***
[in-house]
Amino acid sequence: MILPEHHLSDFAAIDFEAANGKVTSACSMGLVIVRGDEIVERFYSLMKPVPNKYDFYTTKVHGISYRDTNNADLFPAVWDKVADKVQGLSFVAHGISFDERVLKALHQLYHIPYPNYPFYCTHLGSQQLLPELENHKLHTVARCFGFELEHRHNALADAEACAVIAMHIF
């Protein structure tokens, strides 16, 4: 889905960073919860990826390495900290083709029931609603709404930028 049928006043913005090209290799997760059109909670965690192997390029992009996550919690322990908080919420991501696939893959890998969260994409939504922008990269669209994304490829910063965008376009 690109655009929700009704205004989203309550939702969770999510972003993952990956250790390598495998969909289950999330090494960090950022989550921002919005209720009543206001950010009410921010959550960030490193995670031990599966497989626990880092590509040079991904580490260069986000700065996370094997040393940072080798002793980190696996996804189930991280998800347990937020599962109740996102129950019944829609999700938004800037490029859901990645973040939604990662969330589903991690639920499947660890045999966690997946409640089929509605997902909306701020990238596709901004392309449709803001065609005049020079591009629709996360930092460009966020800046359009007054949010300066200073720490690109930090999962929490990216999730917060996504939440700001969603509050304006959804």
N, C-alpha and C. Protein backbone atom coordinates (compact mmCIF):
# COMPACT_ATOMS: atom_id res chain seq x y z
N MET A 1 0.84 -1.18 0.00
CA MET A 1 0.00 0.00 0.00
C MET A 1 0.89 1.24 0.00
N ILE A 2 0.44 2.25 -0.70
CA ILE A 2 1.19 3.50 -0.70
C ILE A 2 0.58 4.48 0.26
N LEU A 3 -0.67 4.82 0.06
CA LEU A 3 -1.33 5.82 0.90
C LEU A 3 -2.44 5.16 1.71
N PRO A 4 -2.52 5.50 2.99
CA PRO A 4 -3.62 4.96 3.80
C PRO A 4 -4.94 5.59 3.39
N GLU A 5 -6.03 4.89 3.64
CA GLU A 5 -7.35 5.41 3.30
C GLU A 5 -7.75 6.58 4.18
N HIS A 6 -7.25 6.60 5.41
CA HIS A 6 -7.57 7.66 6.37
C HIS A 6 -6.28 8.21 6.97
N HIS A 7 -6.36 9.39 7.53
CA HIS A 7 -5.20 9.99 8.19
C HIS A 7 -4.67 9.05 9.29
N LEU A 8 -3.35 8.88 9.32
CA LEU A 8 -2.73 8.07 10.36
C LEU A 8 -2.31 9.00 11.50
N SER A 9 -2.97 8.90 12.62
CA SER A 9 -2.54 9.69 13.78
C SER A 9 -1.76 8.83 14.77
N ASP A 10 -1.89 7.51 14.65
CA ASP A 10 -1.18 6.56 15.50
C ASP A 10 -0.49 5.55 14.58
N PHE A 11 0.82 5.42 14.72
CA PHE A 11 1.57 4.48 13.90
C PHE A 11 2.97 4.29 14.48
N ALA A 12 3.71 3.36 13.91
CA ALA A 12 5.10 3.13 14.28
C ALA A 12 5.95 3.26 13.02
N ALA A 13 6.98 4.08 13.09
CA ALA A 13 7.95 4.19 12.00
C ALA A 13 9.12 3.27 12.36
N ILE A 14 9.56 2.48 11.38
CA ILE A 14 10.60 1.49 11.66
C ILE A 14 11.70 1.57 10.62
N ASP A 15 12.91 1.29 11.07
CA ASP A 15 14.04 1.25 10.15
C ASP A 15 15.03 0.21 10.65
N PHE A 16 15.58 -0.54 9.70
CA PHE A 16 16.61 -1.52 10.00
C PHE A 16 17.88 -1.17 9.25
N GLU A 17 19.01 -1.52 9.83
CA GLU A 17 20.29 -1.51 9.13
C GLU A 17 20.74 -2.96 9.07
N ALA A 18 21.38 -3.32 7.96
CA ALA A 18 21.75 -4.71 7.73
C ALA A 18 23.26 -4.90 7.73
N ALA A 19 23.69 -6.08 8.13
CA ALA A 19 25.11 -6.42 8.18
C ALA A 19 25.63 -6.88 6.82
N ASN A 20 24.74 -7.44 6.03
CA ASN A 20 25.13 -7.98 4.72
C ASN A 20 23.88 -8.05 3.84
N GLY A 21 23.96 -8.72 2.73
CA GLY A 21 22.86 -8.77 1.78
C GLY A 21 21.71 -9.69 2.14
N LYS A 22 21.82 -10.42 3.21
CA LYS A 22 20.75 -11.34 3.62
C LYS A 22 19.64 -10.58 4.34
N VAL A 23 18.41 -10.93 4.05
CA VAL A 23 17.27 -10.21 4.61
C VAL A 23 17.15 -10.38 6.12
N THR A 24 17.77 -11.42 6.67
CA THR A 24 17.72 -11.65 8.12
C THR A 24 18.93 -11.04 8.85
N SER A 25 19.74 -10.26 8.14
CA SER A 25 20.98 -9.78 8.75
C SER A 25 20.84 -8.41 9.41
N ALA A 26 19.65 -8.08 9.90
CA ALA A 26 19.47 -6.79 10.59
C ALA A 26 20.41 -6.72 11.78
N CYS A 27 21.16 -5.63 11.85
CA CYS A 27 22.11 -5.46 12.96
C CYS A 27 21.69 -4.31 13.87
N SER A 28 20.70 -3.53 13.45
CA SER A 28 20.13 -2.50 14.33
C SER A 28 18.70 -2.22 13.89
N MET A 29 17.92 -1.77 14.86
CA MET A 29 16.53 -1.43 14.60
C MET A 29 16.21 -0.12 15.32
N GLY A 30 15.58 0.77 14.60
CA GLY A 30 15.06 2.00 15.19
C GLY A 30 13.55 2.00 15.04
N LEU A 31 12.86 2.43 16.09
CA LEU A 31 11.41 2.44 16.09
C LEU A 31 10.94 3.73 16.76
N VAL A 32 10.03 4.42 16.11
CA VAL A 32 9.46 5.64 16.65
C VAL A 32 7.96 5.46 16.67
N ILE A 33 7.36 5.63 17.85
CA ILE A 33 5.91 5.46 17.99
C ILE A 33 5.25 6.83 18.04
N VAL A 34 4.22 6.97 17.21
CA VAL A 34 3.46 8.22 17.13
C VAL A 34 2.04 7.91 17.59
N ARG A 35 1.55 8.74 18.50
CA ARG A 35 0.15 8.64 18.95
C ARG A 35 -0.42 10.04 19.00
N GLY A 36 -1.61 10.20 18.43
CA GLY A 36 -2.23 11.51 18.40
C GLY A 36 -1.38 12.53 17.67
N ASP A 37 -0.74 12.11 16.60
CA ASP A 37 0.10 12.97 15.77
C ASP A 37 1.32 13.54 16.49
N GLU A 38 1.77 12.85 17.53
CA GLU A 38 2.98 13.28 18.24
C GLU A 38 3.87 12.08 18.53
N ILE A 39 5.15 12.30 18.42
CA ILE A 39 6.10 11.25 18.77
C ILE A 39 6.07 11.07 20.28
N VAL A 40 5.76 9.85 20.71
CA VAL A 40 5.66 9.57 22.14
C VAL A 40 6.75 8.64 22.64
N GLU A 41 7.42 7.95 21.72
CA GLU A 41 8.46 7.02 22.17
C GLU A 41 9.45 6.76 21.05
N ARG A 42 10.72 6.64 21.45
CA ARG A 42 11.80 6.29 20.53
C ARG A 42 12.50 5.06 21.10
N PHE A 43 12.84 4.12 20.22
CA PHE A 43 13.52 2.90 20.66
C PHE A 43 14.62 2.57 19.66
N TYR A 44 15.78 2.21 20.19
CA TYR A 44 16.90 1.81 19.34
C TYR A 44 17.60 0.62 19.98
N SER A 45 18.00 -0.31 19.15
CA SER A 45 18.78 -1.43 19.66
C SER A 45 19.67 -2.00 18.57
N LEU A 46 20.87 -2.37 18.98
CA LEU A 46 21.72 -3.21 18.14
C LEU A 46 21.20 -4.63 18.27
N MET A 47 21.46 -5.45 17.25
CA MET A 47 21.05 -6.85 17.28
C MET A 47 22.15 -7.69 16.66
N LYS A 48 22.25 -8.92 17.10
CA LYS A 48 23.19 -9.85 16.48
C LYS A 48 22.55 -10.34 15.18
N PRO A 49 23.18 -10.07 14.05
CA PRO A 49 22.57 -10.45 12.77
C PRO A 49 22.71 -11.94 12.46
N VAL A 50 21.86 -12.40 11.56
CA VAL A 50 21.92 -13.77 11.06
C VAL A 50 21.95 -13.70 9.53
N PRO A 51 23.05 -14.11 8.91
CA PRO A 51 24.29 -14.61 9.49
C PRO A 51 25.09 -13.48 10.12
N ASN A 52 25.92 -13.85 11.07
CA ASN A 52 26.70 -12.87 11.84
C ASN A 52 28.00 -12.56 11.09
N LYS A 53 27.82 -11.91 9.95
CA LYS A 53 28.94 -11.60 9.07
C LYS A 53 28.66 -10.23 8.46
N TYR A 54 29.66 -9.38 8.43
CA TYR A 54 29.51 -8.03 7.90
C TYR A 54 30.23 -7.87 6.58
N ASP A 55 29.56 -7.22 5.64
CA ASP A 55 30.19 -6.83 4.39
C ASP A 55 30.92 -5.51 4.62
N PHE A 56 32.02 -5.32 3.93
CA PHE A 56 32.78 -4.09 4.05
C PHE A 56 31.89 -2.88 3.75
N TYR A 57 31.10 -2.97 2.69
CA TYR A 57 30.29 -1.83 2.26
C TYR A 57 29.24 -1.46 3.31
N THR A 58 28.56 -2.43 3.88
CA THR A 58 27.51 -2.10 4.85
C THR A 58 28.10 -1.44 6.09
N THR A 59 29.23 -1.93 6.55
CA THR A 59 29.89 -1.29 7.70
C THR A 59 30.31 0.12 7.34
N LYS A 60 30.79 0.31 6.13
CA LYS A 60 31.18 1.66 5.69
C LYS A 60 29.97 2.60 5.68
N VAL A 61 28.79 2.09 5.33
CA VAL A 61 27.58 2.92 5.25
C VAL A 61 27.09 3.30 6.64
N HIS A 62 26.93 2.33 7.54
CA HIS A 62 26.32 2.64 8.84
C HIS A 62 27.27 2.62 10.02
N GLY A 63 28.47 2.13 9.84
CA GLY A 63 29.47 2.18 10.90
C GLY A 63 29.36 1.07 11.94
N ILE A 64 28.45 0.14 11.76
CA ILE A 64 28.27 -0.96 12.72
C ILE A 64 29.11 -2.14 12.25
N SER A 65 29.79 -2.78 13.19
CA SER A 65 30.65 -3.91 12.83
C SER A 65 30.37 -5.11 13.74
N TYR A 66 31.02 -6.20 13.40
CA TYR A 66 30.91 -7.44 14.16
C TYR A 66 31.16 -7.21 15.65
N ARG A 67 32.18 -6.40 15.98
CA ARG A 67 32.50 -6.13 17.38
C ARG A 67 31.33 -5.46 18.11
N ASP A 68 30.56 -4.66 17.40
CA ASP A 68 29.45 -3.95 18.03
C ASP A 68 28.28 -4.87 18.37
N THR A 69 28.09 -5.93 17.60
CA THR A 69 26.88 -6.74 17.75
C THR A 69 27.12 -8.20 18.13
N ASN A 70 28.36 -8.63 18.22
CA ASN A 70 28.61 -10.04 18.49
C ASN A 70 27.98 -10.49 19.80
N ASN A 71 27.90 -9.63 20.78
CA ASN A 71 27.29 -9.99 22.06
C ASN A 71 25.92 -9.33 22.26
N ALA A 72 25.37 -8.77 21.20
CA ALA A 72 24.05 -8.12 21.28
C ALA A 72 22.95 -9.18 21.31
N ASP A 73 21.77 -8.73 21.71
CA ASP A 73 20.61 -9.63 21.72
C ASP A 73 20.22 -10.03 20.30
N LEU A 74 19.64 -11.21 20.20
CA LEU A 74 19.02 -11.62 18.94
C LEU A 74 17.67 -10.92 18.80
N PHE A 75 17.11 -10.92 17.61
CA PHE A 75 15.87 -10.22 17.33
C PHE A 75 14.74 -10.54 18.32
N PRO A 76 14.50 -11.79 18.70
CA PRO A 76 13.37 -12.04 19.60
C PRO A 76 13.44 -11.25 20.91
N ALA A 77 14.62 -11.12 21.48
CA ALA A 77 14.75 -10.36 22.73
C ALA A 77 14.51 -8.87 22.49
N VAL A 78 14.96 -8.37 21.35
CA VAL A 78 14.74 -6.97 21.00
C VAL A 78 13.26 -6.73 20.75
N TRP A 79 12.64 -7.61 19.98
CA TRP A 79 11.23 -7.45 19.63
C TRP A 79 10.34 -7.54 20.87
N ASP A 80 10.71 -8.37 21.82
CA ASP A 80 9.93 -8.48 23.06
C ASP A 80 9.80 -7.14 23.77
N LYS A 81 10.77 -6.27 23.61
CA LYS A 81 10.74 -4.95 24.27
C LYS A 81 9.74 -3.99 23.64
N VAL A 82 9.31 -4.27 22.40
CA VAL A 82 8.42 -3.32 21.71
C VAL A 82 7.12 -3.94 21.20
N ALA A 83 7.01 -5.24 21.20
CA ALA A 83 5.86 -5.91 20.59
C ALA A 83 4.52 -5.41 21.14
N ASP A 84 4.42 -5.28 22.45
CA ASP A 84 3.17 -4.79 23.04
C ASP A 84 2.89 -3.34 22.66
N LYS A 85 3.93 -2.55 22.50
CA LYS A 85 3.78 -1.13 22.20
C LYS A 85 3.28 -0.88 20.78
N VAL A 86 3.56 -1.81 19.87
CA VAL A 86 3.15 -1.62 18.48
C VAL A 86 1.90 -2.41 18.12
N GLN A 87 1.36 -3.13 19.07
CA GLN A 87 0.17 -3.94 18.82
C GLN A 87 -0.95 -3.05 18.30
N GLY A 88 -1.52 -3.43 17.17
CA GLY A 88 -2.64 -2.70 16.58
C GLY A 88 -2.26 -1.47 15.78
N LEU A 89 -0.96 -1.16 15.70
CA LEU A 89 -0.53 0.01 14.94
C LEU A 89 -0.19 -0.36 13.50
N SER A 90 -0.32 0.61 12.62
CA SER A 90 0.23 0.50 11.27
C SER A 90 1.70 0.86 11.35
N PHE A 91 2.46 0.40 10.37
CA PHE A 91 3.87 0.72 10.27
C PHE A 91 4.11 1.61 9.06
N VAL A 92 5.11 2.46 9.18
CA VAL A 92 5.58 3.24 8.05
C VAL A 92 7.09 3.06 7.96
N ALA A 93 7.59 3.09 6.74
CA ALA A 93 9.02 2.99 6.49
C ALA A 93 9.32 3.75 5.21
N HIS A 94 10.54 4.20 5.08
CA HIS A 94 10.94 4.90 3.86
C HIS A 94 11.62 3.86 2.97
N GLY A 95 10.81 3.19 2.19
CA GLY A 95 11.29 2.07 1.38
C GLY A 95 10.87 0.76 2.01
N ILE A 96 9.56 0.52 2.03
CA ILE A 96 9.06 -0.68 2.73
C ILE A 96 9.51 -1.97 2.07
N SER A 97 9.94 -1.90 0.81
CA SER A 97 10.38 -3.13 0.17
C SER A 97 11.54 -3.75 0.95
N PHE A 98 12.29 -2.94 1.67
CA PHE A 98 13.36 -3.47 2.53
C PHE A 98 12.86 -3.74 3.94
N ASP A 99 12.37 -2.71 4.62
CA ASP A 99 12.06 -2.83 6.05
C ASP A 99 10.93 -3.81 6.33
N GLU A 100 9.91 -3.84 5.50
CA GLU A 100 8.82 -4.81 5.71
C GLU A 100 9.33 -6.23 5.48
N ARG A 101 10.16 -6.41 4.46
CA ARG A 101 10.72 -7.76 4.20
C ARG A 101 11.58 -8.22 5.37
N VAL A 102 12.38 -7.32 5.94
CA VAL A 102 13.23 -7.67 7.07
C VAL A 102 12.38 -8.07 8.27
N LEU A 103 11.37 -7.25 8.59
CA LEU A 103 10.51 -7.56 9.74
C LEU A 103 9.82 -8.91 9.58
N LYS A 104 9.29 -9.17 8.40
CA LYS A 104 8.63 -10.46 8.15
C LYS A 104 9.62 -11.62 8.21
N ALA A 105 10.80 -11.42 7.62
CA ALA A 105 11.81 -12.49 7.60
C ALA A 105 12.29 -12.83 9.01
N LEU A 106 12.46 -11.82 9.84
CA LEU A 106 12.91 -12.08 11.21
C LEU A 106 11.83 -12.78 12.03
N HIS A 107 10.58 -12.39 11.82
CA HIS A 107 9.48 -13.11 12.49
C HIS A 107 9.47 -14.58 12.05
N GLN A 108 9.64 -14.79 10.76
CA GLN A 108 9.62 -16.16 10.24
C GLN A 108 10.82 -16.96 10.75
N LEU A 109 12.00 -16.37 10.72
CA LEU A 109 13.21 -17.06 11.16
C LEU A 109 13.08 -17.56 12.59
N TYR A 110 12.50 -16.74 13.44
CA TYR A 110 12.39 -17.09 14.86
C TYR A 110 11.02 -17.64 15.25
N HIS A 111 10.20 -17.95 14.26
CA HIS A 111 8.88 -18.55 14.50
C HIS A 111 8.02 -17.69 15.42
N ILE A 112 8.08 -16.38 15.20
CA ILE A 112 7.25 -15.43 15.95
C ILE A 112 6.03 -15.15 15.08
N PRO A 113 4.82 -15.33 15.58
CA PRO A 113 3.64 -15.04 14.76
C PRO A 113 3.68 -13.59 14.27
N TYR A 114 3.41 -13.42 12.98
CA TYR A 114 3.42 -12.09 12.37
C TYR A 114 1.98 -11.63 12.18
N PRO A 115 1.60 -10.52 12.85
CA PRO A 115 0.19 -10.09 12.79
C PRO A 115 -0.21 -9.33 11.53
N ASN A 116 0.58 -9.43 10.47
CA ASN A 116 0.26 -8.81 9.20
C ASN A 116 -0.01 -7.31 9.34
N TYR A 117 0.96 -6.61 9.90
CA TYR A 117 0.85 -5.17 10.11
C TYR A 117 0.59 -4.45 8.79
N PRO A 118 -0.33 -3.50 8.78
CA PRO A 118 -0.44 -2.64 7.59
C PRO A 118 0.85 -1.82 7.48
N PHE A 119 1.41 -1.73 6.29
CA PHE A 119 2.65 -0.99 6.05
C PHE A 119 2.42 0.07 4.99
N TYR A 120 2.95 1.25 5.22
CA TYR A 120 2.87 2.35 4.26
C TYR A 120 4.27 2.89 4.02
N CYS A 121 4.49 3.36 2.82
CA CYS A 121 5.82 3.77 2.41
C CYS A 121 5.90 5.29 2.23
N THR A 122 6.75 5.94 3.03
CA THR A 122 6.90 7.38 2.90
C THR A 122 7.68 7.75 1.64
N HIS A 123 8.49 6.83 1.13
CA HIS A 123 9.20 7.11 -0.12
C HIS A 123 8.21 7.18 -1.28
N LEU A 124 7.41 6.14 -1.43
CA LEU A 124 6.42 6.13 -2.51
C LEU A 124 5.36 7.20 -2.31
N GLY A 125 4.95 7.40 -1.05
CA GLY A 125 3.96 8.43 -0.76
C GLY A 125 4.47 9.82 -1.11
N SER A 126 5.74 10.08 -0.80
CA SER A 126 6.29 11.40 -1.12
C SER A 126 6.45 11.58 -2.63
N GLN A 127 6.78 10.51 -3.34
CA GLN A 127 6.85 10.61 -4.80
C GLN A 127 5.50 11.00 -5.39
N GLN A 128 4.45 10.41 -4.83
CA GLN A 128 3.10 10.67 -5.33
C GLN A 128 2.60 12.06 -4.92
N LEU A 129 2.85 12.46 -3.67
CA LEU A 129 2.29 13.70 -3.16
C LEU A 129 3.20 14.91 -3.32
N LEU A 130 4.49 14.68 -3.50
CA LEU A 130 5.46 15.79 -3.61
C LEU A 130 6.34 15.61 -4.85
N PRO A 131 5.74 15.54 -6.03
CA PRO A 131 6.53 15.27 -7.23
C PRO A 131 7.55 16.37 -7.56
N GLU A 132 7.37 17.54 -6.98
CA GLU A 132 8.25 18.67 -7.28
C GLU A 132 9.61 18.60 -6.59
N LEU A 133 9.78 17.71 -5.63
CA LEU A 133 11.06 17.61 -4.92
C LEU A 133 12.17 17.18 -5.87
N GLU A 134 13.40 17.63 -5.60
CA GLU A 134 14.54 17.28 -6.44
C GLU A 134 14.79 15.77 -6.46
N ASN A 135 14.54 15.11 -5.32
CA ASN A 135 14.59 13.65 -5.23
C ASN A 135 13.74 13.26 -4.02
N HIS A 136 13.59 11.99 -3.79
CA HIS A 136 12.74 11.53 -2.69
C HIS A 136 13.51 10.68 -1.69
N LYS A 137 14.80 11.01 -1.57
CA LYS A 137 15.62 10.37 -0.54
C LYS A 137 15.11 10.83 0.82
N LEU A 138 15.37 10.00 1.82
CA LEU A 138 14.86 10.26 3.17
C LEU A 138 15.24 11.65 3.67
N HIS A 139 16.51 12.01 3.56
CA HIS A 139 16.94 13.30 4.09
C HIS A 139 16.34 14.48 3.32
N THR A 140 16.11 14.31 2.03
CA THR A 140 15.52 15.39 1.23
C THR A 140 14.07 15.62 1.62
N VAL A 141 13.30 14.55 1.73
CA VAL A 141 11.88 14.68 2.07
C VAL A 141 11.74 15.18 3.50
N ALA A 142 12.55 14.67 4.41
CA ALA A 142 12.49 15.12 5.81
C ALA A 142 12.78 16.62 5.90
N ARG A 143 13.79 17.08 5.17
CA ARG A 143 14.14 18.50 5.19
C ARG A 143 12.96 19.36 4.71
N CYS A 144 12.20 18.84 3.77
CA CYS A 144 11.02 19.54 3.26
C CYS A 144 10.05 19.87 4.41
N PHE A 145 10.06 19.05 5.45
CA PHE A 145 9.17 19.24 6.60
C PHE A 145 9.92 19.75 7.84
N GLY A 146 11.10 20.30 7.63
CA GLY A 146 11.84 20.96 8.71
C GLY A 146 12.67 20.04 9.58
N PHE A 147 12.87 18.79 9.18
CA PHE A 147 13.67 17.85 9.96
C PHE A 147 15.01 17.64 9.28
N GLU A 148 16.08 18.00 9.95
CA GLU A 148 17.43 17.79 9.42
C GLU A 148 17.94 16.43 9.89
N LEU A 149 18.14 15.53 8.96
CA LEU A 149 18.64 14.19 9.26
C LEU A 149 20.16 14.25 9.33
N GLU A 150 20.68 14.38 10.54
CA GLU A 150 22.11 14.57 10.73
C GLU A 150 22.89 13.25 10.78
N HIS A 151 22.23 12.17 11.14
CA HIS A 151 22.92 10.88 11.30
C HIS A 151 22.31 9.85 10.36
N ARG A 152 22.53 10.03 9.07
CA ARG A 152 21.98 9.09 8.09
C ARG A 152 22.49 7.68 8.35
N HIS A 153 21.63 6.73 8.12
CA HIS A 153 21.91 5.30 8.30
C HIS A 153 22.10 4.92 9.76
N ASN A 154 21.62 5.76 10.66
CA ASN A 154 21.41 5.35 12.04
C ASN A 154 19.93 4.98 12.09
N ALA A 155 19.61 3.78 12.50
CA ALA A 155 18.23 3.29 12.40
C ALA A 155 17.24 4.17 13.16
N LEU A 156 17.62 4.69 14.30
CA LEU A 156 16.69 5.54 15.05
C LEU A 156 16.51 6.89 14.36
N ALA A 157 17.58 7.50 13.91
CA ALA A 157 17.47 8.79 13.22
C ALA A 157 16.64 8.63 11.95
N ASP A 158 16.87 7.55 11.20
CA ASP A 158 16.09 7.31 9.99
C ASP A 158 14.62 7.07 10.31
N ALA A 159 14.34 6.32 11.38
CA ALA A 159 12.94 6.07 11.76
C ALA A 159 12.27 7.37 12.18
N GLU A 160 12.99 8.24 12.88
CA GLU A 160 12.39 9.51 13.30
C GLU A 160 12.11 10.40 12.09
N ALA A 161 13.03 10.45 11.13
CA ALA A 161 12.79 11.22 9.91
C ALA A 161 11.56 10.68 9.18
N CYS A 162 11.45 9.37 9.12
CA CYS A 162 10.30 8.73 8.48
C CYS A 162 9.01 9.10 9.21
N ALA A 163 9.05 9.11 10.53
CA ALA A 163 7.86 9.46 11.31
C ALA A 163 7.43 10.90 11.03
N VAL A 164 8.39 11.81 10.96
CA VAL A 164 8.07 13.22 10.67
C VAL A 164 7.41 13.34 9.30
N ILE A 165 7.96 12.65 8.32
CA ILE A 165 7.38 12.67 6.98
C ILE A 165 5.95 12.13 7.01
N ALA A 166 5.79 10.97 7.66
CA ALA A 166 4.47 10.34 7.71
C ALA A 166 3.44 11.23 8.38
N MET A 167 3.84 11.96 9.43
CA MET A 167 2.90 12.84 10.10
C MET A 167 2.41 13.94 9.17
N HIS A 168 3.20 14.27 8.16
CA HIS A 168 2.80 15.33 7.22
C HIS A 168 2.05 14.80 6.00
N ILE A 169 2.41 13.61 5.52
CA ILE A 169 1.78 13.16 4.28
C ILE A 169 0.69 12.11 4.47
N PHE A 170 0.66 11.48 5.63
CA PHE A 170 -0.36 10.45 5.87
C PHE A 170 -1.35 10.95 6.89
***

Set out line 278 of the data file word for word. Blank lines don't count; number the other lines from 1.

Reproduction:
C PHE A 91 4.11 1.61 9.06